Gentleben here, and today I want to walk you through some quick conversions I’ve done to personalize some of my new plastic Menoth warjacks. Lets get to it!
I’ve been continuing to expand my Protectorate army and with some of the tier benefits allowing for discounted heavies, I’ve really been expanding their numbers. With Crusaders costing a mere 6 points, I knew two wasn’t going to be enough. After taking Warjack points into account there are now multiple lists where you can take 4 Crusaders and still have 20+ points left over in a 35 pt. game. To begin with I already had my old standby from the MkI days.
And I’d made another one with one of the new plastic kits.
So I figured if I was going to add another two to my Protectorate forces I should do something special. There’s already a well established canon for character warjacks in the Iron Kingdoms. As many of you probably already know they can represent technological innovations or veteran ‘jacks developing personality traits over their potential decades of service. With this in mind I decided to convert two new Crusaders that not only stood out on the battlefield, but had a place in the larger Warmachine story arc.
Requiem of Absolution. The general idea for the first one is a Crusader that has distinguished itself as a Cryx fighter in the recent battles against them in the North. In an attempt to protect it from their sorcery, its Menofixes have been removed to make room for long prayers of warding (we’ll add those when it gets painted). Additional prayers have been nailed to its hull. Never hurts to have a little extra. Upon witnessing its fervor in the heat of battle, many faithful warriors became convinced it was driven by the spirit of an ancient holy warrior. They have named it Requiem of Absolution. And so by the decree of the Harbinger herself, its head and mace have been remade to resemble those of the earliest warriors of Menoth who fought against the Morgul with the first iron weapons. Of course I’m not really sure what those ancient guys may have looked like but it adds to the story.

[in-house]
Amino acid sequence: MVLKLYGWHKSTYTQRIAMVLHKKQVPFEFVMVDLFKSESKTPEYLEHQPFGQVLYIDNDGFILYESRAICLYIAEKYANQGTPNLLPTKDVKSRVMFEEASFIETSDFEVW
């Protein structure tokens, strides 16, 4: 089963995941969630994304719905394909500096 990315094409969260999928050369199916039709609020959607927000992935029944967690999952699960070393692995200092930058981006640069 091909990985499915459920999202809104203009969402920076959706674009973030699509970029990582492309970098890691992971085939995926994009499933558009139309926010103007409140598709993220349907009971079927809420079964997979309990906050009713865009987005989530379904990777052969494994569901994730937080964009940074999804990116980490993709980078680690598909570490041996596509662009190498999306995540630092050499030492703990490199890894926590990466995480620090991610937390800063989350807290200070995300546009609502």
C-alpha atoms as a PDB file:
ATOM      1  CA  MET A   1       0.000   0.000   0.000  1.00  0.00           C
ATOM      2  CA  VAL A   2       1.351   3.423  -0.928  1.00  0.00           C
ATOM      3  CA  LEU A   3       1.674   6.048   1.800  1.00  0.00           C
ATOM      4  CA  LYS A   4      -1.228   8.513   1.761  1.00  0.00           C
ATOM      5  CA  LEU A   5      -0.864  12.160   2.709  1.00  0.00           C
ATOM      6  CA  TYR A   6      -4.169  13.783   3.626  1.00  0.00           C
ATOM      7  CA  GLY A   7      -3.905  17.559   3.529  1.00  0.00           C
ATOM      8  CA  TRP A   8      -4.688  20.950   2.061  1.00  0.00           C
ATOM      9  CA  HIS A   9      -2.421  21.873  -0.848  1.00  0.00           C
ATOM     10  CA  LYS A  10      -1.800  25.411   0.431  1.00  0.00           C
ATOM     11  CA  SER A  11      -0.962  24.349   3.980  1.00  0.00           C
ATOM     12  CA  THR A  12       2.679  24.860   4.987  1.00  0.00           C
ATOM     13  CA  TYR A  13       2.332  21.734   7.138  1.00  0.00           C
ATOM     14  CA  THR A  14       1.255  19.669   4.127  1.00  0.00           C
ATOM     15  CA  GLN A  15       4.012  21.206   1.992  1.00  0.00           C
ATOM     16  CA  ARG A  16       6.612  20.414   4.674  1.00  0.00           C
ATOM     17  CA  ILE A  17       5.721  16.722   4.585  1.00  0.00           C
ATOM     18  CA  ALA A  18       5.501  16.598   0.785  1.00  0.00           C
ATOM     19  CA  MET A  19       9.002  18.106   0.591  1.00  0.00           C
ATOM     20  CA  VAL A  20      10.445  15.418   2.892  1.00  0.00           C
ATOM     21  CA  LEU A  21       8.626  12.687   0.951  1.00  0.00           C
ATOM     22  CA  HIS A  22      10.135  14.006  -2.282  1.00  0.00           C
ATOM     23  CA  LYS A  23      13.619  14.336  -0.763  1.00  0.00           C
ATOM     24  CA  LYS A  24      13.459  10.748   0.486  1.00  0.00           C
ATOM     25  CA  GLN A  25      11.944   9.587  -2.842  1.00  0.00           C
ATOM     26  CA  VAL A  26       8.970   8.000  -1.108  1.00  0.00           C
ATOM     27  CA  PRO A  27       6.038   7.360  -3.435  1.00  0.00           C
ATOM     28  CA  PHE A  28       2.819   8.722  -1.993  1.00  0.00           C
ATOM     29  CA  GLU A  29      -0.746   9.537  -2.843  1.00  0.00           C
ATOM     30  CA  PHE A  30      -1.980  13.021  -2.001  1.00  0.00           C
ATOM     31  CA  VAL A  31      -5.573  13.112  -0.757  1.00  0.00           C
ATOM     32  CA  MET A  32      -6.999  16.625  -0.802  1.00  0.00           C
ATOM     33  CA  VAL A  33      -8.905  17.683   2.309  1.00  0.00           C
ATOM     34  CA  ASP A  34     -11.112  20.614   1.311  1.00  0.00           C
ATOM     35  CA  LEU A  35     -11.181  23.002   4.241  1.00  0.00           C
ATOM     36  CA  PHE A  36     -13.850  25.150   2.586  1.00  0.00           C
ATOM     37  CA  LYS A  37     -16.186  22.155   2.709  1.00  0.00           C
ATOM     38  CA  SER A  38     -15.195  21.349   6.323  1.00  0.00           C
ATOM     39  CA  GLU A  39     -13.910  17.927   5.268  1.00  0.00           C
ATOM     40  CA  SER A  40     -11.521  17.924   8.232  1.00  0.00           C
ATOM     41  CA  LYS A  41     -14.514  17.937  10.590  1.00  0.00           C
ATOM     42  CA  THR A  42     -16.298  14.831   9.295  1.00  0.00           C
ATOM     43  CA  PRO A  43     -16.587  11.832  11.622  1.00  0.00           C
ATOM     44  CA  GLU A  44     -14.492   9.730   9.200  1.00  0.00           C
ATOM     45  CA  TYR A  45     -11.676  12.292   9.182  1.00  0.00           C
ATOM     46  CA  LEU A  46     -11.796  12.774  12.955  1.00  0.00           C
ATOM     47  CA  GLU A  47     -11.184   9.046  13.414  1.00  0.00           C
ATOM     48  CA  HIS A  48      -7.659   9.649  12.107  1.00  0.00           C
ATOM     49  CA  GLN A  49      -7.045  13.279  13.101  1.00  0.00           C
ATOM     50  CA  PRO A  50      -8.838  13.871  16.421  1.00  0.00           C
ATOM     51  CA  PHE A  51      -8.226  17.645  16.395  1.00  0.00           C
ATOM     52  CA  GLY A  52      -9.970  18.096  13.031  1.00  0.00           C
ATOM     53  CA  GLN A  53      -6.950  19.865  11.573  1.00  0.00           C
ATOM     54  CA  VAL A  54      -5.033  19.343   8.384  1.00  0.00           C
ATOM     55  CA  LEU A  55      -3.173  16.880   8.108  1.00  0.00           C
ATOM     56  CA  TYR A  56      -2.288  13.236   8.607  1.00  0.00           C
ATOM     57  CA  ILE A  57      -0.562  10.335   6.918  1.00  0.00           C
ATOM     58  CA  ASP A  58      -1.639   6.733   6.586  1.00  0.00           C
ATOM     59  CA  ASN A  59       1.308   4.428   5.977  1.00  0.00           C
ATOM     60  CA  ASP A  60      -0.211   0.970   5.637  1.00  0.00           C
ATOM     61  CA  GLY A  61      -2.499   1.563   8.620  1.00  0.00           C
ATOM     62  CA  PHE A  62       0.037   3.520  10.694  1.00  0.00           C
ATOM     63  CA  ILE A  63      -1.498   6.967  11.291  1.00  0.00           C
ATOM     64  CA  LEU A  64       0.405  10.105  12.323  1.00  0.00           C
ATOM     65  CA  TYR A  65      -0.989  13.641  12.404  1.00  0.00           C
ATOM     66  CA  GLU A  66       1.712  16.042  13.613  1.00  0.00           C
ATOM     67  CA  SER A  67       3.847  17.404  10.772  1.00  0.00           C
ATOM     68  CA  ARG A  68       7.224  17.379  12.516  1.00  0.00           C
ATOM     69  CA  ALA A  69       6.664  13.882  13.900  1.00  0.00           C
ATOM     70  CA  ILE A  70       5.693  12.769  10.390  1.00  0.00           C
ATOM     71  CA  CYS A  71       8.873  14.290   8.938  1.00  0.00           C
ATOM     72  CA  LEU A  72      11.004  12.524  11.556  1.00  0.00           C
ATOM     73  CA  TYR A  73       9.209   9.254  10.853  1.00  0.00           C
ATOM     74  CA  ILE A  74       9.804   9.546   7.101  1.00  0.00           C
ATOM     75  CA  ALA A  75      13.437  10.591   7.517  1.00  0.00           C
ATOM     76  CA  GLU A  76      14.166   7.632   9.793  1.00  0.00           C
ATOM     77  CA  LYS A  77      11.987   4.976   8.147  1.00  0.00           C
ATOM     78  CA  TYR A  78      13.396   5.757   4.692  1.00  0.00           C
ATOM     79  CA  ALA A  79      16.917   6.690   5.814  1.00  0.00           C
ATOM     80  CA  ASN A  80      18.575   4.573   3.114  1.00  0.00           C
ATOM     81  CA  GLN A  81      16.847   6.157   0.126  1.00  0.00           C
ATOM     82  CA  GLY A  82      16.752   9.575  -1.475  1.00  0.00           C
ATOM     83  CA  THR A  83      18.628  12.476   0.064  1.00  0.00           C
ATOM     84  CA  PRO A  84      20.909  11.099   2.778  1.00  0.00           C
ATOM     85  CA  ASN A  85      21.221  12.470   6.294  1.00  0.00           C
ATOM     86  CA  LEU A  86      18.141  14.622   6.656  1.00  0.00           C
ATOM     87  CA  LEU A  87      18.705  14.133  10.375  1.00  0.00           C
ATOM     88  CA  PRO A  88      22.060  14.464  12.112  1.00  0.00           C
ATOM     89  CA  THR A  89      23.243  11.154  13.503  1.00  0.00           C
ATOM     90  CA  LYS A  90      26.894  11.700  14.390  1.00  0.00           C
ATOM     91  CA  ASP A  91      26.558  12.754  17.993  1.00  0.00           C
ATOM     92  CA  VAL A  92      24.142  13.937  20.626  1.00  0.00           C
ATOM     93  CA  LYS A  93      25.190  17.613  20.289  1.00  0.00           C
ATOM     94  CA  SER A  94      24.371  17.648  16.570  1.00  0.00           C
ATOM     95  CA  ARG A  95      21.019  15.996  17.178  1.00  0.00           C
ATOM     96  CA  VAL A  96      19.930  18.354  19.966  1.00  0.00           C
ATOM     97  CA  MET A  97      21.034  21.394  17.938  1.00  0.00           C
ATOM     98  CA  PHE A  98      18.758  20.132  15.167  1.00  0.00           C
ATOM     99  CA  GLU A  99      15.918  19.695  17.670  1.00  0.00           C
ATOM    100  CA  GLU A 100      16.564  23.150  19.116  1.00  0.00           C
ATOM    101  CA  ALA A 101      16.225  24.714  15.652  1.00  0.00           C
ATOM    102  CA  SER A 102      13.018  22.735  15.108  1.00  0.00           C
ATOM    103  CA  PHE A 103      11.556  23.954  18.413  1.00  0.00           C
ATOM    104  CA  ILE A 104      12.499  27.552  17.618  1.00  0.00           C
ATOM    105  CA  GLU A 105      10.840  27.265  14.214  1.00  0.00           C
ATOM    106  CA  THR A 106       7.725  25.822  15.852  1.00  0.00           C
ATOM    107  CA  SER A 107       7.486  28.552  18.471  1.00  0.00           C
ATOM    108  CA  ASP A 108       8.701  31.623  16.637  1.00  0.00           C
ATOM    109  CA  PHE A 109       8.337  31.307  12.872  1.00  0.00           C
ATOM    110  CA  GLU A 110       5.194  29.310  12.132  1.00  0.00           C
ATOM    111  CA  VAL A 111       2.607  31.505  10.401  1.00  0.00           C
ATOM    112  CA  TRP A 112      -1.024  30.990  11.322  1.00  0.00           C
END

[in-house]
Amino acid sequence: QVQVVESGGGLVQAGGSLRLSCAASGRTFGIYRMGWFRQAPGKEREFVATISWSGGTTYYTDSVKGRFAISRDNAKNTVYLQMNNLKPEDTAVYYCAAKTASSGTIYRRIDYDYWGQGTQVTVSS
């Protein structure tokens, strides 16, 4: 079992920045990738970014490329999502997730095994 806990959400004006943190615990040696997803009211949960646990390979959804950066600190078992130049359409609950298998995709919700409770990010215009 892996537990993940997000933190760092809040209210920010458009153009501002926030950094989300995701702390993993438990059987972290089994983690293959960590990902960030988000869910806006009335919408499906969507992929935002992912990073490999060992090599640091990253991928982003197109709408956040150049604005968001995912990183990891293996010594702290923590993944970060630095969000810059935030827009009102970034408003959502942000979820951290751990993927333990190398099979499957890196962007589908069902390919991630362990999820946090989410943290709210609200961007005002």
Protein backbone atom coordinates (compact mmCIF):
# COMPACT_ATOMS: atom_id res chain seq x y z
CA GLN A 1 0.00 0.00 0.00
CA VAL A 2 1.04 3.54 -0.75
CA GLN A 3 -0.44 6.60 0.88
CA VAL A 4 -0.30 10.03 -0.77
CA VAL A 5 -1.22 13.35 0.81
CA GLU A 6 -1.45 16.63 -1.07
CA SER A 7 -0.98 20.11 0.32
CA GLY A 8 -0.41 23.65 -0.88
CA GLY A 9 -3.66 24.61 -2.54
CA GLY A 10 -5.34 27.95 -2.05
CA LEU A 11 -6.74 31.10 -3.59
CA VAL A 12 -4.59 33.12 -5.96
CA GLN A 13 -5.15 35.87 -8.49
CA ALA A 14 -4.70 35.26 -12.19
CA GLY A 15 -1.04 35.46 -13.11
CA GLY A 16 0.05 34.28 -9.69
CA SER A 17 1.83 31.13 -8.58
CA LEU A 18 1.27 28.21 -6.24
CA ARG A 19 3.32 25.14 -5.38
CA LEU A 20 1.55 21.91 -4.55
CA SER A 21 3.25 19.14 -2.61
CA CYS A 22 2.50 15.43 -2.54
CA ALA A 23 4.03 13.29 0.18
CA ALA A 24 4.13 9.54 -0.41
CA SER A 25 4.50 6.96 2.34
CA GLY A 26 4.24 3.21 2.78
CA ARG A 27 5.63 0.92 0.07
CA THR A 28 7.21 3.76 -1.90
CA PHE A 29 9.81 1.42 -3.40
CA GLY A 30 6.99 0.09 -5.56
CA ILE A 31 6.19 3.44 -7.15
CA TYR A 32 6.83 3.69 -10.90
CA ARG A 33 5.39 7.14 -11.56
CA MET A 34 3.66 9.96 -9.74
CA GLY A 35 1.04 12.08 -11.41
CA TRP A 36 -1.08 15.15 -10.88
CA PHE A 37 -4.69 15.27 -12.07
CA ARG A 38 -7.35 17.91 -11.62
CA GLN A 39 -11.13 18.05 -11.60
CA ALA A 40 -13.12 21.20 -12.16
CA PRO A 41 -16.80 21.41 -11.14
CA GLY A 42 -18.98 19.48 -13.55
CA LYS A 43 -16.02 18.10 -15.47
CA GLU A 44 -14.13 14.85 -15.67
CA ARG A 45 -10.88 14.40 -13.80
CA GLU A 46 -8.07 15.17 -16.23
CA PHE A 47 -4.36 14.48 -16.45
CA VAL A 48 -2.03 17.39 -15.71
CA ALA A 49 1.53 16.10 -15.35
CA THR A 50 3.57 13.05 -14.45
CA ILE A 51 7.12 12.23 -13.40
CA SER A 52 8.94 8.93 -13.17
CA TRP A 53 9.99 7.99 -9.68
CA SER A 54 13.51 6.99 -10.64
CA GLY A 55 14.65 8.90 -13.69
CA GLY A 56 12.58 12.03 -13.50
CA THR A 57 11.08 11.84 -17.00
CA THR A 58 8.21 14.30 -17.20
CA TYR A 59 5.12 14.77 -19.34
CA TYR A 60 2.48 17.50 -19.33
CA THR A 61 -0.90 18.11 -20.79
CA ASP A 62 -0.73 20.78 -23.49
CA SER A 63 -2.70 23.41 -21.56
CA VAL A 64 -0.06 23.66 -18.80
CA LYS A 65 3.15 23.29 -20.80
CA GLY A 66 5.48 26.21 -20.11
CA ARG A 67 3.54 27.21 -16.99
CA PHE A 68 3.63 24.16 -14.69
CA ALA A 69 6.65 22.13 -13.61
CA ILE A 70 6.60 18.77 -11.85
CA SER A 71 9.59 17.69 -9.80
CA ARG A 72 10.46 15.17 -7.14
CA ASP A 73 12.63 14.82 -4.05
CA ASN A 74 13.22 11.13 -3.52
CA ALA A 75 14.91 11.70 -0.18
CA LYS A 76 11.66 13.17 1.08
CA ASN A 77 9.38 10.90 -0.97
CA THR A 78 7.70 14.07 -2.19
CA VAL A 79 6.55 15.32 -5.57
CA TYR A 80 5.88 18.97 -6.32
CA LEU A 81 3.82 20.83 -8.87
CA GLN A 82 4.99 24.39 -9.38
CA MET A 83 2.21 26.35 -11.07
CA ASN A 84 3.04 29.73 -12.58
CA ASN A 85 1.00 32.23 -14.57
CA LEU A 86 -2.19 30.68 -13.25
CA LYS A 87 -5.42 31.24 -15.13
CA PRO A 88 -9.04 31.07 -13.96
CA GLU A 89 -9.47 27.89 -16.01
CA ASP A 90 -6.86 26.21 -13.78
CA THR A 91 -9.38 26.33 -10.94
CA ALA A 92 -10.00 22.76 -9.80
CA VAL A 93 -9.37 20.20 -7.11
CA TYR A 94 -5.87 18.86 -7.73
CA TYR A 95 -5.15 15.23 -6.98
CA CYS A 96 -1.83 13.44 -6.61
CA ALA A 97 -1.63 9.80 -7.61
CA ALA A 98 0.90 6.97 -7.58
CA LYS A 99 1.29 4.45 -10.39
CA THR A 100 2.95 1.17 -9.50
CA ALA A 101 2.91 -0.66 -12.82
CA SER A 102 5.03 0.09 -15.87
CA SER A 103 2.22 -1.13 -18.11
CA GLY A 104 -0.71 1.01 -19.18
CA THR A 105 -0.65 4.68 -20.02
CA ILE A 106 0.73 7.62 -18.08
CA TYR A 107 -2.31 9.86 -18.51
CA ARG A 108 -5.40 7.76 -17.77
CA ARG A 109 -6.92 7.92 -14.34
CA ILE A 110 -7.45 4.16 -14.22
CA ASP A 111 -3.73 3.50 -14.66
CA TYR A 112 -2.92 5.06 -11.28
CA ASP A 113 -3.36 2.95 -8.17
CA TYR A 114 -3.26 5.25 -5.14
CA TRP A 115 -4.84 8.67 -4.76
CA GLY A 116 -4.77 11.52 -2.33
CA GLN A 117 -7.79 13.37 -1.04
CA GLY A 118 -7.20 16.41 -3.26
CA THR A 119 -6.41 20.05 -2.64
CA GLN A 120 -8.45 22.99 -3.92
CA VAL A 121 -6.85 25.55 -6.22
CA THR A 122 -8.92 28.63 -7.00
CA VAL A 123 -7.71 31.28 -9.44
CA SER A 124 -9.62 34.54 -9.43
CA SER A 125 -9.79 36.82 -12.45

Whether or not you want to make up a story about it, a headswap is one of the quickest ways to make something familiar take on a new feel. Since heads are one of the defining characteristics of warjacks, it wasn’t like I could just stick on another one. I would have to make my own. Warjack heads are clearly inspired by knight’s helmets, so I figured that to give this guy a unique look I would draw inspiration from something a little older. I started by pinching out a rough shape around a plasticard tube, and setting it aside to dry.
Once it was dry I very carefully cut the slit out of the visor with a hobby knife. Then the front arch on the face is trimmed down to give a flat surface to glue the strip to. The holes are made using a I then cut out strips of plasticard for the facial details. I used my knife to apply the blades to the front of the helmet. If you press the tip of your knife into what you want to hold very carefully the plastic will grip a little and hold on. Then you can move it around and even dip an end into super glue to carefully place it where you want. I cut away from the face a little more to give it a more well defined jaw.